Deciphering the Trichoderma-plant dialog, importance of root exudates

By: Sarai Esparza-Reynoso and José López-Bucio, Instituto de Investigaciones Químico-Biológicas, Universidad Michoacana de San Nicolás de Hidalgo, Morelia, Michoacán, México.


email: sariesparza@gmail.com; jbucio@umich.mx



 

Plants as primary producers of ecosystems host a myriad of microbial species, which rely on carbon-rich, root-exuded substances for their nutrition, including sugars, organic acids, and amino acids. A large part of the fungal and bacterial microbiome remains neutral, but a few species may establish pathogenic or symbiotic relationships that ultimately influence plant fitness, adaptation, and productivity (1). A major goal towards sustainable crop management is to identify and characterize microbial species with probiotic traits, from which it may be possible to identify highly active substances to develop the new generation of pesticides, biostimulants, and defense elicitors for the growing market. In this scenario, the fungal genus Trichoderma is attaining increasing importance since it comprises more than 200 reported species with versatile metabolism and well-adapted properties to proliferate in soil and water environments (2).

Research from the last two decades increased our understanding of the beneficial effects of Trichoderma to plants regarding 1) root branching and absorptive potential, 2) usage of organic amendments and fertilizers, 3) growth and development, and 4) adaptation to abiotic and biotic challenges. In summary, many species including T. virens, T. atroviride and T. longibrachiatum may help plants to survive better and enhance productivity in a safe and eco-friendly manner. The impact of these fungi has been assessed under field conditions, which correlated with yield increases in important cereal, fruit and vegetable crops, including maize, wheat, soybean, tomato, grape and lettuce (2).

In recent years, a major question has been how Trichoderma adjusts its metabolism according to the highly variable ecological niches and nutritional resources encountered. Apparently, secretion of potent enzymes such as cellulases, chitinases, and peptidases, are the hallmark that enables exploitation of dead wood and decaying leaf, root and stem materials and underscores its ability to parasitize phytopathogen fungi. However, it appears that the repression of genes encoding fungal degradative enzymes enables root colonization by Trichoderma and thus the fungus recognizes healthy roots by means of their exudation profiles (3).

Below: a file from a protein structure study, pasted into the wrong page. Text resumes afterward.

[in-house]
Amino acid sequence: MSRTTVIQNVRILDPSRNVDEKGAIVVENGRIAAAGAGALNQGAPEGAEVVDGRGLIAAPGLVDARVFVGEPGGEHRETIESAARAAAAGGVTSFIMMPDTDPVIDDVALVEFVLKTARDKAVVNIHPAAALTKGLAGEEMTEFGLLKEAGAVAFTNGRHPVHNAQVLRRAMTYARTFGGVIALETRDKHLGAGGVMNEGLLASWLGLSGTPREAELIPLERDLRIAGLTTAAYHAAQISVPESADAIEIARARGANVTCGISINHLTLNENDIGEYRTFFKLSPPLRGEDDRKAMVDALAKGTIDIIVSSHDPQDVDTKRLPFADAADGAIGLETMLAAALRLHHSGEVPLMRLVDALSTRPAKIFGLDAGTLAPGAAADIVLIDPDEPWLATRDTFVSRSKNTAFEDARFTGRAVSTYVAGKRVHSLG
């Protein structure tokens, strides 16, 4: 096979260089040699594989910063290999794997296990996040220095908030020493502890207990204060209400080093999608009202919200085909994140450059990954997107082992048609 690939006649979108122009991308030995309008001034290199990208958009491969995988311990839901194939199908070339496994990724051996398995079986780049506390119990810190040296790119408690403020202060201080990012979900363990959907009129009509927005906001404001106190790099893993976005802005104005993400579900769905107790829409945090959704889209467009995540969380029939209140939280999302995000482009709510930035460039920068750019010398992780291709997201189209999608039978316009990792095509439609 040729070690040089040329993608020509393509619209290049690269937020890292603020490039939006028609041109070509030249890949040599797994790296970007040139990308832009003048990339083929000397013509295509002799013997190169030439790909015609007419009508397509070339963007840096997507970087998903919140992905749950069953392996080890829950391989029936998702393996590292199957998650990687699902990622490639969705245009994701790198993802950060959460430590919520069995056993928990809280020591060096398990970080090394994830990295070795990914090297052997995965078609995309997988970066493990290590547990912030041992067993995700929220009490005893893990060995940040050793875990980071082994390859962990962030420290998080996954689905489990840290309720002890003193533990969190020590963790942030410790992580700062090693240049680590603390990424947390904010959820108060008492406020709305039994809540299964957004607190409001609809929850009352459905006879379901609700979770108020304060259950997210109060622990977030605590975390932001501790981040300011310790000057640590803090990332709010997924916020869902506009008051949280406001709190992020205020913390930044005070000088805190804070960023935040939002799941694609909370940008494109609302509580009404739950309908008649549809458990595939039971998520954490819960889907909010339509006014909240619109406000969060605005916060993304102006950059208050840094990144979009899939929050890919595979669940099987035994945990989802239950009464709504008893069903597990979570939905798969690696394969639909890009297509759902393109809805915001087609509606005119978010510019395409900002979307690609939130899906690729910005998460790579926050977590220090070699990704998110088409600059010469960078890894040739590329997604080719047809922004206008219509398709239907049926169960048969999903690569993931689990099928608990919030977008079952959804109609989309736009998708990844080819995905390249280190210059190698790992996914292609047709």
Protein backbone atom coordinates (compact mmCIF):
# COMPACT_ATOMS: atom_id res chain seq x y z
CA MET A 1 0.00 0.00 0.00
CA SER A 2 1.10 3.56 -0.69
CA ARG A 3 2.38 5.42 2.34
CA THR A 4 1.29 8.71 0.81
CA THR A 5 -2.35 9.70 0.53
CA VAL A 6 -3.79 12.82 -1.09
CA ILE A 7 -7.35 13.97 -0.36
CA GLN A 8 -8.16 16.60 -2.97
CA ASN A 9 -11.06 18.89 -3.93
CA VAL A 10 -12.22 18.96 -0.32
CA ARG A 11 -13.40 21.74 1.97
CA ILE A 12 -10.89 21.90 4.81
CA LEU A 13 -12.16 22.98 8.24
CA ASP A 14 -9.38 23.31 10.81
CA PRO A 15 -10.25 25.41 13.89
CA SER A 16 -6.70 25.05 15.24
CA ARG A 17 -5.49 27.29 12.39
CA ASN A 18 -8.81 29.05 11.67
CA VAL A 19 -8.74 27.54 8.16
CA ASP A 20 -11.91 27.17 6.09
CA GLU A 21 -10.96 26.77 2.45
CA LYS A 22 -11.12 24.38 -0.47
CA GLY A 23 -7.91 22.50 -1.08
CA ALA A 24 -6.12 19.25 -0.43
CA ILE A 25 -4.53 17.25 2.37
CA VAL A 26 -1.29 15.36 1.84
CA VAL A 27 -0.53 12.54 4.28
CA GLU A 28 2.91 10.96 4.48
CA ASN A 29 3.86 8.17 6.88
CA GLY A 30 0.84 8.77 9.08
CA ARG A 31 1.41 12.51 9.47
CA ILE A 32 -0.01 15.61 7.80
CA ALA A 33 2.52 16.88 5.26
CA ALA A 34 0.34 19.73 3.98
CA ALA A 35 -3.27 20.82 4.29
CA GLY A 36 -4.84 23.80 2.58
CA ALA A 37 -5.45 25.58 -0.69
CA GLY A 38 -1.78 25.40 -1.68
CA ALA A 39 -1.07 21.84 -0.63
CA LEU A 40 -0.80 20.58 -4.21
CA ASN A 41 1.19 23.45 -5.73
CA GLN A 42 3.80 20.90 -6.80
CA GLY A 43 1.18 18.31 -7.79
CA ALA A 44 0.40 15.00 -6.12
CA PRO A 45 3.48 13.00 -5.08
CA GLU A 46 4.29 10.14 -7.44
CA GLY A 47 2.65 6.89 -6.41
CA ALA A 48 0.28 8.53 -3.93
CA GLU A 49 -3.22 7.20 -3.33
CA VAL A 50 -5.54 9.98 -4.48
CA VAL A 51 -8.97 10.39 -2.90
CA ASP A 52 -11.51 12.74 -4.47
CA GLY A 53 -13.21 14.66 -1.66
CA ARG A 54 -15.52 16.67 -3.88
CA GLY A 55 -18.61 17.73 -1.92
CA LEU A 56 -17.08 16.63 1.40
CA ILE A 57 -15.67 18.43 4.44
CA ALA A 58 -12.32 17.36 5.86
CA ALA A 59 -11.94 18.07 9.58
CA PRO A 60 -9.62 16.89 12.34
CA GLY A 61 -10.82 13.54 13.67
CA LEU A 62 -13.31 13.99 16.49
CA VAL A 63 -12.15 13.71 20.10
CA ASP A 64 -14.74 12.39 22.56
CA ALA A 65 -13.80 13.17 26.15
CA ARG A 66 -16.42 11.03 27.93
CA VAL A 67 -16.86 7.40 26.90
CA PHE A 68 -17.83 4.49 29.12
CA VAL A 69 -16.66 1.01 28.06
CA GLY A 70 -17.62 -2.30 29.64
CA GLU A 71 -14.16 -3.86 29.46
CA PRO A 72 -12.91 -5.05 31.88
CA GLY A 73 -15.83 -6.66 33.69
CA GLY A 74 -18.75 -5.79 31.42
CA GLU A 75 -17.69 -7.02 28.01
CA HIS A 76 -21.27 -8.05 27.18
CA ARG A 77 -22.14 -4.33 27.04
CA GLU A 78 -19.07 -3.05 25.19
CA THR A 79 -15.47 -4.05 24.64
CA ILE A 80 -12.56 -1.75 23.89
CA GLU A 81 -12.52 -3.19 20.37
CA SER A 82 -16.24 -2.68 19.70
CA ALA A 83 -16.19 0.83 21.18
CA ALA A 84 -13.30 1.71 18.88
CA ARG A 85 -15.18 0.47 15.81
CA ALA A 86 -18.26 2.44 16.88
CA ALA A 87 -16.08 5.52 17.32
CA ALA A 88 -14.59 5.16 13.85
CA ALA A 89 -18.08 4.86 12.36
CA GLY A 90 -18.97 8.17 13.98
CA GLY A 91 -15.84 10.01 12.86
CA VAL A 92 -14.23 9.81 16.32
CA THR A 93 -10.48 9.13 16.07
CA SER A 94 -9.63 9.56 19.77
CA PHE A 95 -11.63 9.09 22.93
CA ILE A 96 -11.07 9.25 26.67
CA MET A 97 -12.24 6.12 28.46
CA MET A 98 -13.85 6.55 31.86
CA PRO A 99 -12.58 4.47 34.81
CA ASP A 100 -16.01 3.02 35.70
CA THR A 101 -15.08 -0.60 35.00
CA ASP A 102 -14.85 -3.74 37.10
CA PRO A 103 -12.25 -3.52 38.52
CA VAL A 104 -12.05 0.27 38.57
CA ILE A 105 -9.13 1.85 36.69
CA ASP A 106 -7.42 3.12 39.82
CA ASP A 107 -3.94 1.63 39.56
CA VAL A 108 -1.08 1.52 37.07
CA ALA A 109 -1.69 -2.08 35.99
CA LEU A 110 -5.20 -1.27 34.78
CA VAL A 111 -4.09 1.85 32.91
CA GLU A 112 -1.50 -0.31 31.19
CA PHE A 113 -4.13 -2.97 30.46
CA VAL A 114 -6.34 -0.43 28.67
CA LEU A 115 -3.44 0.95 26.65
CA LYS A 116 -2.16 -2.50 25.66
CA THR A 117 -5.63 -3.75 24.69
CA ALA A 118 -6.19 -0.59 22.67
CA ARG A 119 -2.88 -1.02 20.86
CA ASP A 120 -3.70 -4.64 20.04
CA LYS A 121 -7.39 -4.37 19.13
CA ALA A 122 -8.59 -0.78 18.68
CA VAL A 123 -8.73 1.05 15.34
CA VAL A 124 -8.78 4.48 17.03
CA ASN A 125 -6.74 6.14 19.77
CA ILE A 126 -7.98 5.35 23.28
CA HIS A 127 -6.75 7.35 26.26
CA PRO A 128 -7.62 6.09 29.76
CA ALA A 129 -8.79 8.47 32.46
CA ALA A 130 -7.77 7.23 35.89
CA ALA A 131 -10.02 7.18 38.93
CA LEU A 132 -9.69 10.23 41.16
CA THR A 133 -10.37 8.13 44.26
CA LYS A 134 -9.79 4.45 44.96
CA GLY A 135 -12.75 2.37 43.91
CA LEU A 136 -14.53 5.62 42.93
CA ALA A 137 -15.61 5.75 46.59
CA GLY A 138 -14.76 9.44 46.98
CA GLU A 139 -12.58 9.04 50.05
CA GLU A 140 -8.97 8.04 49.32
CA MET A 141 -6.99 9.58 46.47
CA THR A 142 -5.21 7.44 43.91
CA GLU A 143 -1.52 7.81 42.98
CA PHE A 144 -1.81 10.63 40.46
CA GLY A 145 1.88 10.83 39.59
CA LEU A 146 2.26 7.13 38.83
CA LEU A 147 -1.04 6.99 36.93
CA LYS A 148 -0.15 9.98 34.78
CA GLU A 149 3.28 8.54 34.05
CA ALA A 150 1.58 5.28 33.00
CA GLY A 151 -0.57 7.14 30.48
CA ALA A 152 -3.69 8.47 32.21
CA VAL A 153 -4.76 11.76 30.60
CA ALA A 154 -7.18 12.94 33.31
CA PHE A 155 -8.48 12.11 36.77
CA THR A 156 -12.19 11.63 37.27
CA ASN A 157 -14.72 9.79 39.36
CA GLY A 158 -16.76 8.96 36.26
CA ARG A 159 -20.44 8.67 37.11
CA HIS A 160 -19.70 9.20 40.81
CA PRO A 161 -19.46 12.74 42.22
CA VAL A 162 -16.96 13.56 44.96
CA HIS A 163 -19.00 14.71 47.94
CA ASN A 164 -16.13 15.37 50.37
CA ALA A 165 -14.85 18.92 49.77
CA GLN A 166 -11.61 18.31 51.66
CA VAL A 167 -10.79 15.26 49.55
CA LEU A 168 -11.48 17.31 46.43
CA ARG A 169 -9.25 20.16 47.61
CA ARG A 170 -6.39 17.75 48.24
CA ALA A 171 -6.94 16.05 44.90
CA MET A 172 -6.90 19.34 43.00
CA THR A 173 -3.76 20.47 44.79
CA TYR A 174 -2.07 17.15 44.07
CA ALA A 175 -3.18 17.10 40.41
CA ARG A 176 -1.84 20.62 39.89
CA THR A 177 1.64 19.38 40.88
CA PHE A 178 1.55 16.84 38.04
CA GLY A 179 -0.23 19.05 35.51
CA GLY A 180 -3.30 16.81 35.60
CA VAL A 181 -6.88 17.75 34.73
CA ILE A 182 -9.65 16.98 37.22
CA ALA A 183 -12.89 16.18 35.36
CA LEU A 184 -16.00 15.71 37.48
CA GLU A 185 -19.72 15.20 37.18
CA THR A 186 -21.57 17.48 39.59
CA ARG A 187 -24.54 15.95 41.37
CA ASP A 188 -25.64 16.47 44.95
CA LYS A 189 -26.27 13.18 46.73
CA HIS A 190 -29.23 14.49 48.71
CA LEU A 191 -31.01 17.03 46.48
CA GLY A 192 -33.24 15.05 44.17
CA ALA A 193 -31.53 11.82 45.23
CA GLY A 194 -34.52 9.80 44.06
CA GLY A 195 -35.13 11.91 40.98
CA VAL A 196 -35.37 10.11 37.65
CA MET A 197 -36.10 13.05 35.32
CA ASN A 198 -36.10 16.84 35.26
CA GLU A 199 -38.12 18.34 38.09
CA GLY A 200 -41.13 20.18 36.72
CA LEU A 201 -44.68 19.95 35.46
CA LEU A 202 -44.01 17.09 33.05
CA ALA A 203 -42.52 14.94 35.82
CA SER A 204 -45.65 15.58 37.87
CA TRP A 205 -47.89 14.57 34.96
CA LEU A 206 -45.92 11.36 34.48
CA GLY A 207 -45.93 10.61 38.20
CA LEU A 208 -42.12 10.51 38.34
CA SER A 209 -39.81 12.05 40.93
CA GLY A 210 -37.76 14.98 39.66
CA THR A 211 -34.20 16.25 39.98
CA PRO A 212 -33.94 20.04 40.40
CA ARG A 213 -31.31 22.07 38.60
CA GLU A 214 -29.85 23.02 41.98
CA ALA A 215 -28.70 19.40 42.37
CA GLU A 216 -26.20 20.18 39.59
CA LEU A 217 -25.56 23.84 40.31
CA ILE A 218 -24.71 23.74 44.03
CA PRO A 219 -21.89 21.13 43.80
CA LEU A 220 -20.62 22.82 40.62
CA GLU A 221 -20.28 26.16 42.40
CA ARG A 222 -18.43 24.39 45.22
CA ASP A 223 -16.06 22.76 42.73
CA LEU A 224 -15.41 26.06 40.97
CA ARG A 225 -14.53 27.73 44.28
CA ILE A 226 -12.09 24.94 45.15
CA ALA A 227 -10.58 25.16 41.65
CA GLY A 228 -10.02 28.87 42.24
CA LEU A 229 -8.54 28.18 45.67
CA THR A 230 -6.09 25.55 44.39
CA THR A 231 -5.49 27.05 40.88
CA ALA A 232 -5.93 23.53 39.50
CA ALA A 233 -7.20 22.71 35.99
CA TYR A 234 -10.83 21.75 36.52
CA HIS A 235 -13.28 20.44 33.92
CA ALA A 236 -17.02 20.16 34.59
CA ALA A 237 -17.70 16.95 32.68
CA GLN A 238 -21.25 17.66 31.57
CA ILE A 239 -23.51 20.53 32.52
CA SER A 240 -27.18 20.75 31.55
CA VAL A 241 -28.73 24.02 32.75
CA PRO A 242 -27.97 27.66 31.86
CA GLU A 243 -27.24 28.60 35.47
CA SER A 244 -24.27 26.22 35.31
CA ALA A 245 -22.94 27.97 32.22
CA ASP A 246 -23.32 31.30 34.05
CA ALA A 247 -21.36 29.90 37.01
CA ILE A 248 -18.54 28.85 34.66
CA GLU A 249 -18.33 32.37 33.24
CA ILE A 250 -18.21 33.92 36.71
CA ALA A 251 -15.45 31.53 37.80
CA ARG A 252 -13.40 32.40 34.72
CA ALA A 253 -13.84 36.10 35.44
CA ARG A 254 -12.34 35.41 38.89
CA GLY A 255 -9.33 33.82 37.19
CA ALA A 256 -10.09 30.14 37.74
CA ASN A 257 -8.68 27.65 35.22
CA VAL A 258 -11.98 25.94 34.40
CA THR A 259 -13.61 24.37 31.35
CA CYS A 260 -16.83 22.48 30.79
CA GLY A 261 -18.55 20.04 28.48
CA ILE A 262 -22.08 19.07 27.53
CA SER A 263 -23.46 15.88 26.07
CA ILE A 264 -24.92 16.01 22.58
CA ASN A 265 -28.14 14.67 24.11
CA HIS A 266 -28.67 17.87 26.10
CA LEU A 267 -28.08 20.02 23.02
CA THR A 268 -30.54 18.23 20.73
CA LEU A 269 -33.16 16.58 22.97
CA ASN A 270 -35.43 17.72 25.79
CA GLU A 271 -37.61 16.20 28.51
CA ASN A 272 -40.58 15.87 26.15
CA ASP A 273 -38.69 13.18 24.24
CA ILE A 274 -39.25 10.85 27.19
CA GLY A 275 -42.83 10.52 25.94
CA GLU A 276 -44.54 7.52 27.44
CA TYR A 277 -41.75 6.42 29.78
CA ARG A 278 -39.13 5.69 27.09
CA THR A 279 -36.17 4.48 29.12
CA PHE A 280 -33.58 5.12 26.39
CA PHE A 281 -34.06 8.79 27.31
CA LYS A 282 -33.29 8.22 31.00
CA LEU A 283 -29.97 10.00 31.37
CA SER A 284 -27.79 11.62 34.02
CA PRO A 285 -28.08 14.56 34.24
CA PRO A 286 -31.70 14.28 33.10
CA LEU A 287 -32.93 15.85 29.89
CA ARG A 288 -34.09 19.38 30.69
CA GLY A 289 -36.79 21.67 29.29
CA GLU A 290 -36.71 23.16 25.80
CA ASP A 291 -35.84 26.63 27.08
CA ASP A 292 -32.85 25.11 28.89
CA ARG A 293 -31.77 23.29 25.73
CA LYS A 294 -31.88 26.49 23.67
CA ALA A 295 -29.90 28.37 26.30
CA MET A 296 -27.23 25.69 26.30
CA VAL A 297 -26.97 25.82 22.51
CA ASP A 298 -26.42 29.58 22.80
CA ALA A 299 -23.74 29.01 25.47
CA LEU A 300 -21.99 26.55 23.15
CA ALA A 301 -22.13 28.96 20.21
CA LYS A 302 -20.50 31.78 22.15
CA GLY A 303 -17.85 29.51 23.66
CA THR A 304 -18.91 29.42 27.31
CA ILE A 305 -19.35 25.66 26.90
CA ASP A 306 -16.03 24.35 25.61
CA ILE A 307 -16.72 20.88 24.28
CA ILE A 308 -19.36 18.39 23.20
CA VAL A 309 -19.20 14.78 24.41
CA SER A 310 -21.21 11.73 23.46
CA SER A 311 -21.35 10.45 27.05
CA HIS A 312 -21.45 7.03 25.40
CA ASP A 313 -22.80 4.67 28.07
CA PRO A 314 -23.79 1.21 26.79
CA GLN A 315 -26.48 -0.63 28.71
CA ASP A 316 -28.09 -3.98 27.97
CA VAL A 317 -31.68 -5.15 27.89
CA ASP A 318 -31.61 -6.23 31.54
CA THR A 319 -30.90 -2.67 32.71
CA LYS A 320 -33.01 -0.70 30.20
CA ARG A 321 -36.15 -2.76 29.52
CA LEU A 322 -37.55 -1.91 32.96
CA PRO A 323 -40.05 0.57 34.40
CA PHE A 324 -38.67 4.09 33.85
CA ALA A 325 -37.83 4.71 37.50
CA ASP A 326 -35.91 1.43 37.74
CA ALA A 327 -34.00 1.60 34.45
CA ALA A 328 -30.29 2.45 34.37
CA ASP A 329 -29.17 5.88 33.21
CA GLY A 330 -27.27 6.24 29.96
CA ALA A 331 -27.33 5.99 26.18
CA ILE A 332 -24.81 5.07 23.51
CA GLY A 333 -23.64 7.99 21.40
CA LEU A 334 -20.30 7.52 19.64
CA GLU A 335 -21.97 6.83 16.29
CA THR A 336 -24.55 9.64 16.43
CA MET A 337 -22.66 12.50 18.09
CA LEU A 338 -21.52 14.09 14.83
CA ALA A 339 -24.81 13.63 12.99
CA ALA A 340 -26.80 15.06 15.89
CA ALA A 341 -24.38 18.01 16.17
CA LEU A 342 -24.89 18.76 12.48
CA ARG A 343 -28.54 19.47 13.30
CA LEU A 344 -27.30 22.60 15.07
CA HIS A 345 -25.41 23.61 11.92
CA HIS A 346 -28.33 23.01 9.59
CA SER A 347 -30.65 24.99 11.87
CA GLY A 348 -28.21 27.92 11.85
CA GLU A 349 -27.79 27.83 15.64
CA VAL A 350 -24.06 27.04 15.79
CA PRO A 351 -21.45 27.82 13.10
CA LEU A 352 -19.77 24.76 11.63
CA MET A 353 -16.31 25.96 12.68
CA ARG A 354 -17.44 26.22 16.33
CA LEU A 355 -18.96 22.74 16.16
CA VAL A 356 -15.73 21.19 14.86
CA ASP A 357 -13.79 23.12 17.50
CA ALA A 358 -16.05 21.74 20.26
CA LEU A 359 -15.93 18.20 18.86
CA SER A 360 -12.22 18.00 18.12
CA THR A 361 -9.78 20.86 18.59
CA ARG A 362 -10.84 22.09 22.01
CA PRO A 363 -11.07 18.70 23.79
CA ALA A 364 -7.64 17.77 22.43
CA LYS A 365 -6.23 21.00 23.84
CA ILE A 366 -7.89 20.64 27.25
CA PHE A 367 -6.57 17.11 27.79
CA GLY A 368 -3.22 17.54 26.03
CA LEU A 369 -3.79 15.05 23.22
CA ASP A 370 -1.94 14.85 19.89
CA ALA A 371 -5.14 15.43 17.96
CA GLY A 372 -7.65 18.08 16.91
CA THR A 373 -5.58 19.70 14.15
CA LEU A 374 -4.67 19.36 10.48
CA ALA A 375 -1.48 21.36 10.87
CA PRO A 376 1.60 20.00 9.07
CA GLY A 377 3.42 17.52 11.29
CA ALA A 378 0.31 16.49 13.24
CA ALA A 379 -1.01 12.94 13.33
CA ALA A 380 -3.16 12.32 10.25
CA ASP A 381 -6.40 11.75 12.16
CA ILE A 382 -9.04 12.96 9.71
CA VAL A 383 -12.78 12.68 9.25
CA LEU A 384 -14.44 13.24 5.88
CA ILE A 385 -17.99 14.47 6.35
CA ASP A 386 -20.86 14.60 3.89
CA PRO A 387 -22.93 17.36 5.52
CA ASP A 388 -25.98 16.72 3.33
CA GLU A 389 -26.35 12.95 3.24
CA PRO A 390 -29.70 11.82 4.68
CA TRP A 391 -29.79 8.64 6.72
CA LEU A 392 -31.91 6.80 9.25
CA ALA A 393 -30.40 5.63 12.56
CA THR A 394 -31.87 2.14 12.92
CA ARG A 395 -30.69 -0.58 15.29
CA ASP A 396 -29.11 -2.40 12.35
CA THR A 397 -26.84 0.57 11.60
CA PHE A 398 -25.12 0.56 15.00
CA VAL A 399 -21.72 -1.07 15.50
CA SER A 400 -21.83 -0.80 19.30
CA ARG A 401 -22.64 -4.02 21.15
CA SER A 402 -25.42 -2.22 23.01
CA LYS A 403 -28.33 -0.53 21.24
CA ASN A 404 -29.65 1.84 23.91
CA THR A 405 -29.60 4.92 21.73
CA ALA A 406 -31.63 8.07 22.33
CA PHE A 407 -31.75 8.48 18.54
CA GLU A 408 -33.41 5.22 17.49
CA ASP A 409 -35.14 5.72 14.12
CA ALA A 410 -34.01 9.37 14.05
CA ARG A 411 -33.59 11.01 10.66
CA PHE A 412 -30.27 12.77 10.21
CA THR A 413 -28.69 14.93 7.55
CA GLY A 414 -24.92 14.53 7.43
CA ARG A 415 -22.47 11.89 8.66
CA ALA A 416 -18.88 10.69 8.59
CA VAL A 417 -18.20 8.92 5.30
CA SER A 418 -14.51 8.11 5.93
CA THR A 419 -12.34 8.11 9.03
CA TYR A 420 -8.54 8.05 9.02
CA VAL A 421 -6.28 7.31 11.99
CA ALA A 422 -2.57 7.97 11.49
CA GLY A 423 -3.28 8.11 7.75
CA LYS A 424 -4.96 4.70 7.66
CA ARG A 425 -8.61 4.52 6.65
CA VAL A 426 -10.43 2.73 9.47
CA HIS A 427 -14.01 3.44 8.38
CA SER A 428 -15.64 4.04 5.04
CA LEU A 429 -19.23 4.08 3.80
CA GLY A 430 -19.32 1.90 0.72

Decoding the Trichoderma chemical message

Trichoderma is a biofactory of organic substances and releases volatiles, plant hormones, secondary metabolites and small peptides whose molecular composition depends on several factors including the fungal species, nutrient availability and the interaction with microorganism and plants. These info-chemicals can be perceived by roots through free diffusion within the soil and organic matter and during physical contact between the hyphae with the root epidermis, or at later stages, where the fungus spreads to inner cortical cells (4-6).

The first apparent change in the rhizosphere as a consequence of Trichoderma presence is the pH acidification (7). It may explain its highly efficient performance to solubilize sparingly soluble phosphates that accounts for a better plant nutrition. As the fungus grows, volatile emissions are thought to sensitize roots and enable long distance root-fungal recognition. 6-pentyl-2H-pyran-2-one (6-PP) is the main volatile from T. atroviride blends, which triggers root branching in Arabidopsis via changes in auxin and ethylene transport and response, respectively (4). 1-decene has been found to repress defense, stress and disease response genes, which facilitates fungal spread in root tissues (6). T. virens and T. asperellum releases auxins, a class of phytohormones with roles in plant growth and immunity that may be directly related to their biostimulant properties (8, 9).